Thrash-Her (Travis’s wife, of the Hard Knockers) joined in late-2006 and they needed volunteers. I told former-coach Stir-Fry I wanted to volunteer for statistics. I had to come up with a derby name and thought of Travis Sickle in like, 10 seconds. 

I first did scoring (not really scorekeeping as we know it today) and gravitated toward line-ups, where I remained for the first two seasons. In 2008, upon Teddy Roxspin’s exit from the league, I took over as Head NSO and have done penalty of tracking, spotter/wrangler and inside whiteboard; there have been bouts where I’ve performed all of these positions at the same time. Right now, I’m just focusing on Spotter/Wrangler, which allows me to be an all-seeing ubiquitous eye on everything else.

Back in the early years, stats were pretty much a free-for-all with haphazard tracking and spotty volunteer attendance; many leagues weren’t really following a set standard for how they tracked statistics. We didn’t even start using a StatsBook until around 2009.  I’m very glad that the governing body nationwide has issued standards for their NSOs so that the process of tracking interleague bouts is less of a hassle, and these standards also make interchange between leagues far easier.

Travis (forefront) works with NSO team at the championships in Denver last year.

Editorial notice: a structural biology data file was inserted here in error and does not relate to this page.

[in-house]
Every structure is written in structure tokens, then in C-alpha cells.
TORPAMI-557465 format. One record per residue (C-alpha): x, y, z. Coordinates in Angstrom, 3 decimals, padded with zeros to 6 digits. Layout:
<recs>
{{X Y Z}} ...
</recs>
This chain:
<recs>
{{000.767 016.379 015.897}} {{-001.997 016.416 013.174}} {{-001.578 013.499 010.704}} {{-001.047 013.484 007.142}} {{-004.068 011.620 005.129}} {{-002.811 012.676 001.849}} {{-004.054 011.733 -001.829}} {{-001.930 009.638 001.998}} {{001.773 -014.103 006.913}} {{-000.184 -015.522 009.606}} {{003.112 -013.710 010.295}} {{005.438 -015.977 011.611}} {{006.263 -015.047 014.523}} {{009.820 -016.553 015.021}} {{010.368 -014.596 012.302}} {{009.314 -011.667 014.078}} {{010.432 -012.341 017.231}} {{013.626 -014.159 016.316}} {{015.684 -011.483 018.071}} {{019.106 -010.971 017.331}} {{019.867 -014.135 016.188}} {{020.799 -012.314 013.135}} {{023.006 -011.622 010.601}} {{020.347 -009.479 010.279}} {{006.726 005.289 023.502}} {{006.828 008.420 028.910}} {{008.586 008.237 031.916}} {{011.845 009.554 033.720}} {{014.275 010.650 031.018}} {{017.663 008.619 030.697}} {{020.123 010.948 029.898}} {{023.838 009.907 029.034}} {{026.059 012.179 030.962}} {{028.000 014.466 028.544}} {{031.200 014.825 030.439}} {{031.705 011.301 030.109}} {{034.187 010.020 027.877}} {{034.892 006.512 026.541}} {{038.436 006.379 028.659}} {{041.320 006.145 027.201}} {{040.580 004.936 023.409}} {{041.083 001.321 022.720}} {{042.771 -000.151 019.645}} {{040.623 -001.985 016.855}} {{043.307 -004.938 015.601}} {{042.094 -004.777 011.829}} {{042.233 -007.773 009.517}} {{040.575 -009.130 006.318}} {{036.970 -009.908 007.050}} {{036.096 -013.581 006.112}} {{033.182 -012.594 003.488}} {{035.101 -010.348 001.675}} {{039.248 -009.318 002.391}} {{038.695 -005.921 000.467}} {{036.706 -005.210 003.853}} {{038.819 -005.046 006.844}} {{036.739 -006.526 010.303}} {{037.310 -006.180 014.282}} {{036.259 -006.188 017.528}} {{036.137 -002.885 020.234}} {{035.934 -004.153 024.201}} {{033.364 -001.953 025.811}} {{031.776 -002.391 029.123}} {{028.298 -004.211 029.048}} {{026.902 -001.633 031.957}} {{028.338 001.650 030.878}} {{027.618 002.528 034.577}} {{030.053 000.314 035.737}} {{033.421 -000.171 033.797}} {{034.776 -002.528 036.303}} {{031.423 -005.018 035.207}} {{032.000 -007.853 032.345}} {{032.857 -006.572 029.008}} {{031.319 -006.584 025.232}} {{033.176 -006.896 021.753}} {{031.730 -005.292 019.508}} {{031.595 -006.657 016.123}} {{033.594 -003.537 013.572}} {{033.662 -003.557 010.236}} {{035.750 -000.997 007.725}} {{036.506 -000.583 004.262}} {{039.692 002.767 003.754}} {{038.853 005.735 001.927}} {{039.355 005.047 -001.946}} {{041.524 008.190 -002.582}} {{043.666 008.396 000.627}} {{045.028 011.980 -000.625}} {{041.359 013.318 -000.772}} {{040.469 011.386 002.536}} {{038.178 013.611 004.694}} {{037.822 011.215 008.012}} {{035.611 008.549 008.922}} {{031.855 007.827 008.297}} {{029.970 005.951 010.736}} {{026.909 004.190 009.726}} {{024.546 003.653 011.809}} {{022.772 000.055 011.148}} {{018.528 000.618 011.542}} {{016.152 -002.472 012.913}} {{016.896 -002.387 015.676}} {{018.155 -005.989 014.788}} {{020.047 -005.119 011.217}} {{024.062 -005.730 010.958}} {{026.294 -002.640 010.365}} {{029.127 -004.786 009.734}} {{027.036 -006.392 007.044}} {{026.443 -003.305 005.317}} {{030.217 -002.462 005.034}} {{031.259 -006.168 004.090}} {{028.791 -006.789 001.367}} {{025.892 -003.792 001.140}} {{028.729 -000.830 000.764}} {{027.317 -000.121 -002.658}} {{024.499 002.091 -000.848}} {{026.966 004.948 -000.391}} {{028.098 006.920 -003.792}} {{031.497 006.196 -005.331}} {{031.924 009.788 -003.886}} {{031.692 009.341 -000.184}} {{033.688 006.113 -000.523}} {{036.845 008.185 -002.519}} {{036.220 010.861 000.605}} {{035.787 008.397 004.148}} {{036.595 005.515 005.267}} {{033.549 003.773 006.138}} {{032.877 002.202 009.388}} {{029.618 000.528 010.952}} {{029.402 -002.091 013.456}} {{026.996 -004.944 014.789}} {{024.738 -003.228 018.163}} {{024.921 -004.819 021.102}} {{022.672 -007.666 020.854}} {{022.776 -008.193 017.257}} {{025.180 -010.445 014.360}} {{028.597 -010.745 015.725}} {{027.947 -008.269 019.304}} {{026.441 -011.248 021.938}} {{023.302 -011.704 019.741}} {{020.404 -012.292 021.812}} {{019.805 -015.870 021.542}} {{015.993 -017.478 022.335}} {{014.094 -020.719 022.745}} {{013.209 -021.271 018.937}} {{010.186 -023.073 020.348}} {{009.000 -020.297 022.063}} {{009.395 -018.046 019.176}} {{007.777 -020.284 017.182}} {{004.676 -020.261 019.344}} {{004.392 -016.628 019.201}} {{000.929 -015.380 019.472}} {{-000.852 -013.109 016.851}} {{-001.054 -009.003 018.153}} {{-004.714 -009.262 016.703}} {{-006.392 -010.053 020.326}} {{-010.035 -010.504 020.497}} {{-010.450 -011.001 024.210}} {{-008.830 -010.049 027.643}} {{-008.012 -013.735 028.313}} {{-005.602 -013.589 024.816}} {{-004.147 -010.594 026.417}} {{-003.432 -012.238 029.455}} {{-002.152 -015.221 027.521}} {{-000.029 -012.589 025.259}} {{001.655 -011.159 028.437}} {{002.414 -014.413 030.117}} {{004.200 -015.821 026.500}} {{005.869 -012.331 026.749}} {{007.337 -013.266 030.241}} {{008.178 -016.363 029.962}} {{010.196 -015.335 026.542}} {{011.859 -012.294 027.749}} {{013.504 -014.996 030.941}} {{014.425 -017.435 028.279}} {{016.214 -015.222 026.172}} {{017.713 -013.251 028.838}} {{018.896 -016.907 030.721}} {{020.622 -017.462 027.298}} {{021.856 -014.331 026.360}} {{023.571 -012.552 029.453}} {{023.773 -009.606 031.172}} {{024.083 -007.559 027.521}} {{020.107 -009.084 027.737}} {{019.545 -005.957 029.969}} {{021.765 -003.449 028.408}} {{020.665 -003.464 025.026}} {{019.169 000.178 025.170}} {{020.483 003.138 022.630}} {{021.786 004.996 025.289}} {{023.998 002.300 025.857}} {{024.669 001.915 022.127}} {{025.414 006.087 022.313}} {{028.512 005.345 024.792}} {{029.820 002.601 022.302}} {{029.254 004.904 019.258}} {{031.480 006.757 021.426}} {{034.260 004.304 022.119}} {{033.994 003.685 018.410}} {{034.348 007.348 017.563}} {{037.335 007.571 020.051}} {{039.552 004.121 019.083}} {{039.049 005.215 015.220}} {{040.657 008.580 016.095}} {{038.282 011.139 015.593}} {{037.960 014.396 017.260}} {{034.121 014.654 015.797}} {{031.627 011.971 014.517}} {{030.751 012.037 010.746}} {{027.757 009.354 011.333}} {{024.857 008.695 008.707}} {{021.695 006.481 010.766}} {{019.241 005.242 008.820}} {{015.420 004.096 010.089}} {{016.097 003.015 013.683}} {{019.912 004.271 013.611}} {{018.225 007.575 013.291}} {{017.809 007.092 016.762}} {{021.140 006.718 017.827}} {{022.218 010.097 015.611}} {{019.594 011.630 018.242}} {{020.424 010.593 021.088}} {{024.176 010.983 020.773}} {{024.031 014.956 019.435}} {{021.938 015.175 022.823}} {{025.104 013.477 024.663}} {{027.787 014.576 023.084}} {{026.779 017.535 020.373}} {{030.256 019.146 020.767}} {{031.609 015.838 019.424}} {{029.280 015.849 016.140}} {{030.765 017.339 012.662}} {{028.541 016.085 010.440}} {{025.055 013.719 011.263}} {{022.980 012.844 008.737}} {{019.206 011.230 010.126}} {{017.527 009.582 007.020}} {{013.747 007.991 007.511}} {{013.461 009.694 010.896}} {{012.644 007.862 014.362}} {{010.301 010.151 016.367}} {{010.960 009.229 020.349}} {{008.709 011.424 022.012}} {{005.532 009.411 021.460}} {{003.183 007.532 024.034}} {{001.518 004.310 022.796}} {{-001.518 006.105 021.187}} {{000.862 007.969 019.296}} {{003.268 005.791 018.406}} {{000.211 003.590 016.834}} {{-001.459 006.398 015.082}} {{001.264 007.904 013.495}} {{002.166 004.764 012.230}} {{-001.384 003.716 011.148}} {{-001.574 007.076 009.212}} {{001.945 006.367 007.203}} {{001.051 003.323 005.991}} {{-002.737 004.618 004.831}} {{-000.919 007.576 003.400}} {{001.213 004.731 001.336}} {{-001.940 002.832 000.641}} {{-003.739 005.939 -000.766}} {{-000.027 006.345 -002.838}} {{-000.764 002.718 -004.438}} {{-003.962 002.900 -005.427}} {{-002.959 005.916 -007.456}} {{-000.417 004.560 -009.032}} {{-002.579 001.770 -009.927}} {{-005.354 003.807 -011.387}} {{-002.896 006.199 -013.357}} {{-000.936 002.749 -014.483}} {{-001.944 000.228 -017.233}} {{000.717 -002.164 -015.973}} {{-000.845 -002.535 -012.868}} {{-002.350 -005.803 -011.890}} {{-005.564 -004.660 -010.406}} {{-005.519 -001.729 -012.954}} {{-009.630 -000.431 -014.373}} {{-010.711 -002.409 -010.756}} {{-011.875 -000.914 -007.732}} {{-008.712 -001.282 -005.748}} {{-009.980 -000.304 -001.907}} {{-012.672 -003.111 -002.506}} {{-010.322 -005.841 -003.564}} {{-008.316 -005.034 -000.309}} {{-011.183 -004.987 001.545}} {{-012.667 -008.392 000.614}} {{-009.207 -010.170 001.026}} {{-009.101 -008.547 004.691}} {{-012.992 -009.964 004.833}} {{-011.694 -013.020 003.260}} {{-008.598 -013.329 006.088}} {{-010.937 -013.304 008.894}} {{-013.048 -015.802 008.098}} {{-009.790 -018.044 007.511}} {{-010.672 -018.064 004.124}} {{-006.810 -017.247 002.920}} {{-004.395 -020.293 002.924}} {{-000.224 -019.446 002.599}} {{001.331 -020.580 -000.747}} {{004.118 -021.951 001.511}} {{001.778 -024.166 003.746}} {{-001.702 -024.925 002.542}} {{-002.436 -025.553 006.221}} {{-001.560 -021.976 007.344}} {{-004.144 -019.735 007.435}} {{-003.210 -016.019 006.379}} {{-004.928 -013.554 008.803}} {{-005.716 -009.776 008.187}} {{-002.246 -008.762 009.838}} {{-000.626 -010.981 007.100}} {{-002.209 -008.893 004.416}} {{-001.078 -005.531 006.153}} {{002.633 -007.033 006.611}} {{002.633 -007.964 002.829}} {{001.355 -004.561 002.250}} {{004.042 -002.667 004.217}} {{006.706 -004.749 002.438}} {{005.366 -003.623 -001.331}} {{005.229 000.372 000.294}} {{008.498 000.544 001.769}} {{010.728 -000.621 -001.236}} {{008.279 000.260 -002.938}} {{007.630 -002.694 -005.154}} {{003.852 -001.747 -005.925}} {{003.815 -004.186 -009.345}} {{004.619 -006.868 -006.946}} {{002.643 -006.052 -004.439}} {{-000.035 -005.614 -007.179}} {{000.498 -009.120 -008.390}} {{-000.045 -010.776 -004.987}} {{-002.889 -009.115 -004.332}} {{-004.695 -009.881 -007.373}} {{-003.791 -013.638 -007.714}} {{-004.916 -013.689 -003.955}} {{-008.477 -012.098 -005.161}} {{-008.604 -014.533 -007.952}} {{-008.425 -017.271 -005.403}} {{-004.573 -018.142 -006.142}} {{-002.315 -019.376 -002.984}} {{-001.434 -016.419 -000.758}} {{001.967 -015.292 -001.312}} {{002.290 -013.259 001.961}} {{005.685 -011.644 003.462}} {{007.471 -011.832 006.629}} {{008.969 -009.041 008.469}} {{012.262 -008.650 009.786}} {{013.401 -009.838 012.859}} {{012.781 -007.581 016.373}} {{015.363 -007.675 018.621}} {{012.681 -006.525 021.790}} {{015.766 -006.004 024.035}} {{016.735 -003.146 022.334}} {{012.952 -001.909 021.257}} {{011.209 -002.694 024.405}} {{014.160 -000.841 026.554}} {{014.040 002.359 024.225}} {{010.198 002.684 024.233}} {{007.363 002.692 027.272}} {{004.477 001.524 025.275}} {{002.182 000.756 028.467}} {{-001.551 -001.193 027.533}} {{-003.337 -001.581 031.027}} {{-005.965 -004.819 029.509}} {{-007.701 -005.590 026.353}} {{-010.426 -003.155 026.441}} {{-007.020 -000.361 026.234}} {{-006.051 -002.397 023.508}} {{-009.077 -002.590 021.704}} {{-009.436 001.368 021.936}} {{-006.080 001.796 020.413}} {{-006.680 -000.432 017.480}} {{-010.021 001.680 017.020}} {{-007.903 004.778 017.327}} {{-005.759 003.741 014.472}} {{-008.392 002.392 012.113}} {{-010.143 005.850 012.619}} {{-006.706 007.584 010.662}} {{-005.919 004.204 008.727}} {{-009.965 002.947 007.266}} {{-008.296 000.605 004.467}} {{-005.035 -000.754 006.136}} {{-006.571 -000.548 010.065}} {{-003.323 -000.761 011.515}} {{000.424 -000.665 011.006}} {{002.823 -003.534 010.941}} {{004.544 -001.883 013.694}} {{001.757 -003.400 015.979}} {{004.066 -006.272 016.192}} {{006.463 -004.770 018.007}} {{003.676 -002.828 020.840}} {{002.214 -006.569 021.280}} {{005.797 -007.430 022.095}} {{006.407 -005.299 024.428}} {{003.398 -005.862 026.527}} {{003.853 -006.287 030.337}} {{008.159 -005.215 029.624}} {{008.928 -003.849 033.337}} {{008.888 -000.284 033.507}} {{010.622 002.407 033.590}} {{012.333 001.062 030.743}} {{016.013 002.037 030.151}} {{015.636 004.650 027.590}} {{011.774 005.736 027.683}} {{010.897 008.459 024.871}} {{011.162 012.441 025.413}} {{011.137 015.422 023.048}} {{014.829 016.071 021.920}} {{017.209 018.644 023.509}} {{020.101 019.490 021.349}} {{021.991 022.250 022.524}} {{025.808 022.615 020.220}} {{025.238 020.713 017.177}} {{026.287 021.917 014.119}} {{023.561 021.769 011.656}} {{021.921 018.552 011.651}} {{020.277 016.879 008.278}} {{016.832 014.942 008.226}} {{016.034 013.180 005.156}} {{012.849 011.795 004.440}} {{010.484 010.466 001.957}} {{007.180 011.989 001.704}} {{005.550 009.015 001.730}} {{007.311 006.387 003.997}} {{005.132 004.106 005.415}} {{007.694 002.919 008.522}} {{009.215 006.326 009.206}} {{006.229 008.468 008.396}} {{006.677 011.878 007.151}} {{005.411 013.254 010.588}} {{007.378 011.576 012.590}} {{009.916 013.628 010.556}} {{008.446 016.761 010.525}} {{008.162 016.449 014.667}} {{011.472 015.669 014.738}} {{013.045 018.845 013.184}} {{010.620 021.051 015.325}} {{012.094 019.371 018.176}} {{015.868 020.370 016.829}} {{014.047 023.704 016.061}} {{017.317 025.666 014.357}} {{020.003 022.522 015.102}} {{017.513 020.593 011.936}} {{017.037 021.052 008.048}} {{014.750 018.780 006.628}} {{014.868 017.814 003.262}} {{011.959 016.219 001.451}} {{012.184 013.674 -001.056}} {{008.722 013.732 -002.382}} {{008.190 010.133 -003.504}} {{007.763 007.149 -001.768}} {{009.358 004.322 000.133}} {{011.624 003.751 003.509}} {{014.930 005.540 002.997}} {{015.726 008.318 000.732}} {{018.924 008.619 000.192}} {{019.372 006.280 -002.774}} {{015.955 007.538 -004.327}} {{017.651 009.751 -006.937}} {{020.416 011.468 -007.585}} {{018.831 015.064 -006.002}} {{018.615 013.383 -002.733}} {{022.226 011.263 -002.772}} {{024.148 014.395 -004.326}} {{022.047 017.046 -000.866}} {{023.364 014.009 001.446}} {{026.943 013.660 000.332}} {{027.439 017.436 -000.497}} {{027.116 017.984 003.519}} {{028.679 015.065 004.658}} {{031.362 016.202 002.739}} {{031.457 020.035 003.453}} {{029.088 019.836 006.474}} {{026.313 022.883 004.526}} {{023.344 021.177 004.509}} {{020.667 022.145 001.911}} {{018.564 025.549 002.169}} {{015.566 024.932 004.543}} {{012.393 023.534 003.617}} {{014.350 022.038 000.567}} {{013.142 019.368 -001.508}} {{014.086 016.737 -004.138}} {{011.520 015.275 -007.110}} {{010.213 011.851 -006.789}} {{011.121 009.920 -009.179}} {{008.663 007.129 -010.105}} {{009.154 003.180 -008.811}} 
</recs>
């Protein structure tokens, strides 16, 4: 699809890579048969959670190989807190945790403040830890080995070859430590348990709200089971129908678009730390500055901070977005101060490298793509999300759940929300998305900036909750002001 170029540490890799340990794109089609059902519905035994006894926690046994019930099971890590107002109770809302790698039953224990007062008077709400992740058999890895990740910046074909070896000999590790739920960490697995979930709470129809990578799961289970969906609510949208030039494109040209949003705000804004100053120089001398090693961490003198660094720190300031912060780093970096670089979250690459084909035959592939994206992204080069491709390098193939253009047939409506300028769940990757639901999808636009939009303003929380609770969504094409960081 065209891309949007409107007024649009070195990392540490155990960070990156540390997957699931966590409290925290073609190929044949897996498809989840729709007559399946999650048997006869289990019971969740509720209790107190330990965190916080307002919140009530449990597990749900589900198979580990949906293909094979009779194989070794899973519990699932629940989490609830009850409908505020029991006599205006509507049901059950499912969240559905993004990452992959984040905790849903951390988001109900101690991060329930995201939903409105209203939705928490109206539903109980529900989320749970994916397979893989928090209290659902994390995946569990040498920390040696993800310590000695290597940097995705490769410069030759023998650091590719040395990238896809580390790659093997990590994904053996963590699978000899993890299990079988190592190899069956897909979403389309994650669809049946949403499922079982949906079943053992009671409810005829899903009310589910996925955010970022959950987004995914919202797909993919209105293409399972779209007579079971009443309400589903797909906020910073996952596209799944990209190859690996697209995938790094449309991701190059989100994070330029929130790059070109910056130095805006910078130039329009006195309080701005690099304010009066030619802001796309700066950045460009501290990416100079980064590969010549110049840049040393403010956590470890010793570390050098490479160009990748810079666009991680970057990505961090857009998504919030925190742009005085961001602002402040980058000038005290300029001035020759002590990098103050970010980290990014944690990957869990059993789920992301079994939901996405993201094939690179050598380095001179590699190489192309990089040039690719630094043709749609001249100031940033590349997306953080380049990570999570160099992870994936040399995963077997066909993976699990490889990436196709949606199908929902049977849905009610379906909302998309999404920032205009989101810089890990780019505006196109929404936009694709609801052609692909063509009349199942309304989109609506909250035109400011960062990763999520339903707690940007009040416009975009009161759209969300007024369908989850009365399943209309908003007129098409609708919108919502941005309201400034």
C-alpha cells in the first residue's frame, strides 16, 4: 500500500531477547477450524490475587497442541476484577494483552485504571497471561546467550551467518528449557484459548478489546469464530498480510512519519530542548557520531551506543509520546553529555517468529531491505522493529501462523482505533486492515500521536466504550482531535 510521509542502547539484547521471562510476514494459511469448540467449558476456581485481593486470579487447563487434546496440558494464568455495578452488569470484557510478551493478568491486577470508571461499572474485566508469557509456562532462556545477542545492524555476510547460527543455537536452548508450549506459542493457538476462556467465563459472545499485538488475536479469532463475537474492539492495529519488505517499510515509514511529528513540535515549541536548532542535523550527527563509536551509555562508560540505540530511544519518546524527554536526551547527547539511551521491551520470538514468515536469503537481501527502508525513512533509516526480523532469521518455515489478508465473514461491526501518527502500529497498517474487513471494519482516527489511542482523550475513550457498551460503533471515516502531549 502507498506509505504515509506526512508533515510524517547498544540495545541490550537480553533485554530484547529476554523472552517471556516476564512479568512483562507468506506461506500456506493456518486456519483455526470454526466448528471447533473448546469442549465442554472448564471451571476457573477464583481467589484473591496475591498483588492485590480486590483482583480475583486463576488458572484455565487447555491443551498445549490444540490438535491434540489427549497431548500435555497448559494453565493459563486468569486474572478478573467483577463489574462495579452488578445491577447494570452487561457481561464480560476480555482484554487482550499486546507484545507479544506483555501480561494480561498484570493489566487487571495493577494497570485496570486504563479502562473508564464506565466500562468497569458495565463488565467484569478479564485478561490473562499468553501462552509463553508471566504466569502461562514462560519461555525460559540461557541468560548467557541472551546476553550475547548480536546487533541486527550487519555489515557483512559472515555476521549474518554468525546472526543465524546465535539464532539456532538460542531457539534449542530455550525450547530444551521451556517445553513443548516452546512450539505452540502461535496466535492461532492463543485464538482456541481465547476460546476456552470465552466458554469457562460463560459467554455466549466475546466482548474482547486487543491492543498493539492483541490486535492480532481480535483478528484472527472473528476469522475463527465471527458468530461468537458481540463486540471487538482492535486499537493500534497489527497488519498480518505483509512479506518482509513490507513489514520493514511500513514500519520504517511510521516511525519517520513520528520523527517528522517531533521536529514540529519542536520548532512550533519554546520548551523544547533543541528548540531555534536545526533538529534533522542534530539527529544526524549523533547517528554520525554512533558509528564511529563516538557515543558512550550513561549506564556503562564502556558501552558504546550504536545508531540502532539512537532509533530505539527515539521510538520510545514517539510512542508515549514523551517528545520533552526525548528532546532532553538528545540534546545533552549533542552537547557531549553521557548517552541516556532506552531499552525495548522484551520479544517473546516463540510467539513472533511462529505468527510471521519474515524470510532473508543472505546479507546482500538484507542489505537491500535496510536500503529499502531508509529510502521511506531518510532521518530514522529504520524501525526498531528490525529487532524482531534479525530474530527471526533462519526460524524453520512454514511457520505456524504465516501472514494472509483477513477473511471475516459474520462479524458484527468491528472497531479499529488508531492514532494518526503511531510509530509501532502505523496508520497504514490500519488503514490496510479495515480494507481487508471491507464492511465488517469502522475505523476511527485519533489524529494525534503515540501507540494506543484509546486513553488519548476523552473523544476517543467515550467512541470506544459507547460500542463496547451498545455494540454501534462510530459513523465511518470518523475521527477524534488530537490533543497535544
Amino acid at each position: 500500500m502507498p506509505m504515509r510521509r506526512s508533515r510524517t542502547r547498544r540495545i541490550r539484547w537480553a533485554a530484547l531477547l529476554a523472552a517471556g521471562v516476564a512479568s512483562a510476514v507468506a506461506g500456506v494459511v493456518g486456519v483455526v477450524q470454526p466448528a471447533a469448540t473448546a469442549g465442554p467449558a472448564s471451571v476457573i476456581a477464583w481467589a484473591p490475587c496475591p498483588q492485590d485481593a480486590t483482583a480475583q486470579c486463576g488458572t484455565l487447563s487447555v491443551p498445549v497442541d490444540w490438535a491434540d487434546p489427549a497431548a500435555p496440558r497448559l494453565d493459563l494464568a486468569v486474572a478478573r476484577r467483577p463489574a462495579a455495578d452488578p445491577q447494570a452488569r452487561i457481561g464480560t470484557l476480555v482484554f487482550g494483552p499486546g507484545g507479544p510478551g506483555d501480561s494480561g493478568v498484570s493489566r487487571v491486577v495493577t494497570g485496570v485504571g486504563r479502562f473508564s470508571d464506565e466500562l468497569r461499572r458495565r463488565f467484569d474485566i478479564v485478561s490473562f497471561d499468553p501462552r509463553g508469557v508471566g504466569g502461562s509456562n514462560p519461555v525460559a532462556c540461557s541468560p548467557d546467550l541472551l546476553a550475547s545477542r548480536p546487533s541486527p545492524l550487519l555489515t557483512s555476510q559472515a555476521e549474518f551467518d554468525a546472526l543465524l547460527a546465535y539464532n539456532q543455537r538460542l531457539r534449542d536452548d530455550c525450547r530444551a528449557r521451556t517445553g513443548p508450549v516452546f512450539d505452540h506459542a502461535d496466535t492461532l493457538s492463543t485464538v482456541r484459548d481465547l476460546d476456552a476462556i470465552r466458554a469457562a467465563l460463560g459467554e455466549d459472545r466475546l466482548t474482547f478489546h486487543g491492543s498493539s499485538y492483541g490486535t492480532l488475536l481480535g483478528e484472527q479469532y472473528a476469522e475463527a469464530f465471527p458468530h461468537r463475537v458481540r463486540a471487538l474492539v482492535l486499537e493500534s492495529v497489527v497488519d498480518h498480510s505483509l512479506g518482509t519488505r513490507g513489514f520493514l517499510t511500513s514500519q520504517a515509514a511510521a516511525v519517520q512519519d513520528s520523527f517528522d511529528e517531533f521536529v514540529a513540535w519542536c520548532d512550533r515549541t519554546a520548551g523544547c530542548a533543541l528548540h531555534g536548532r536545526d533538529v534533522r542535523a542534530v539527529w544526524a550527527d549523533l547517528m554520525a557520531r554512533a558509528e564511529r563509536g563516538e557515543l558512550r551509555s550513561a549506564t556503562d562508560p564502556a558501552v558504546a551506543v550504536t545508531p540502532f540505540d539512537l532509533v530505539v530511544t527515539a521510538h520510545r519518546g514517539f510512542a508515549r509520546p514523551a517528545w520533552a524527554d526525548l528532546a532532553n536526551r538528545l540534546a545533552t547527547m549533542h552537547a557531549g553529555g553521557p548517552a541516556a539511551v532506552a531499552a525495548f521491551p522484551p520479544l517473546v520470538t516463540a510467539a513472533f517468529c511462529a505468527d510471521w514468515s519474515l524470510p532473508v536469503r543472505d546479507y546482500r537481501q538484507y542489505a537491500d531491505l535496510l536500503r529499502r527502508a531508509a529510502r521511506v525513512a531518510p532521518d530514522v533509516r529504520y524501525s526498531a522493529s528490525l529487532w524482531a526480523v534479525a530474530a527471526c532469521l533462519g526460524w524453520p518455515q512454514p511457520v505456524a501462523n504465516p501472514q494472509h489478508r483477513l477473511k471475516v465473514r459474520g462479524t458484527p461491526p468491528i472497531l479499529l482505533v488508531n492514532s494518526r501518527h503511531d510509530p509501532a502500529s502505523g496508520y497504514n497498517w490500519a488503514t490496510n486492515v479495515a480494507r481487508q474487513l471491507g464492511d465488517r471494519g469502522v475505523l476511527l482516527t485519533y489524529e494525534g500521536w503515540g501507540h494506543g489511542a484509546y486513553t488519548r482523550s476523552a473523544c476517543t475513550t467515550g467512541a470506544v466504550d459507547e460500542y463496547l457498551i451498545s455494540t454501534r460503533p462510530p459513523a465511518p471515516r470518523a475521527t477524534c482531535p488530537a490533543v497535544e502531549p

You NSOed for the WFTDA National Championships last year. What did you do and how was it different than NSOing for a home game?

Each individual that was chosen for the Championships was selected based on the mastery of their position. I was honored to have been chosen as a Spotter/Wrangler for an extremely talented crew of experienced officials, many of whom I worked with previously at East Coast Derby Extravaganza and a few new faces as well. That’s huge for someone’s first Big Five tournament experience. I’d say the most emotionally satisfying experience in my derby career to this point was being part of the team of officials that worked the 2011 Championship Bout between Gotham and Oly.

What separates the Championship experience from an interleague game (and in some sense, travel bouts) is that because you’re part of a team that’s considered the best of the best, it allows you to focus on just your piece of the puzzle, which in turn makes the unit itself far more effective. The refs and the crew HNSO kind of let me know this during other bouts and I refined my game that way. I didn’t have to do as many things or worry about how effectively the other positions were performing in the quarters, semis and finals of the WFTDA championships as I did in a home bout. In a way, our home bouts and scrimmages offer the best training for this sort of environment. Spartan-like training to make the real thing easier. That’s not to say wrangling the penalty-heavy matches that we did were easy in any sense of the word, but strict concentration on what you do very much tames a hard task. I brought home a lot from that event.

Since you and Thrash-Her are both involved with derby, how do you keep derby separate from your personal/home lives?
It’s kind of difficult not to, since derby events involve us in so many ways. Between her being involved in the street team and other promotional events and me lending my services to other leagues and tournaments, we’re just all about this thing called derby.  Our 16-year-old keeps us grounded and is a good sport about our involvement.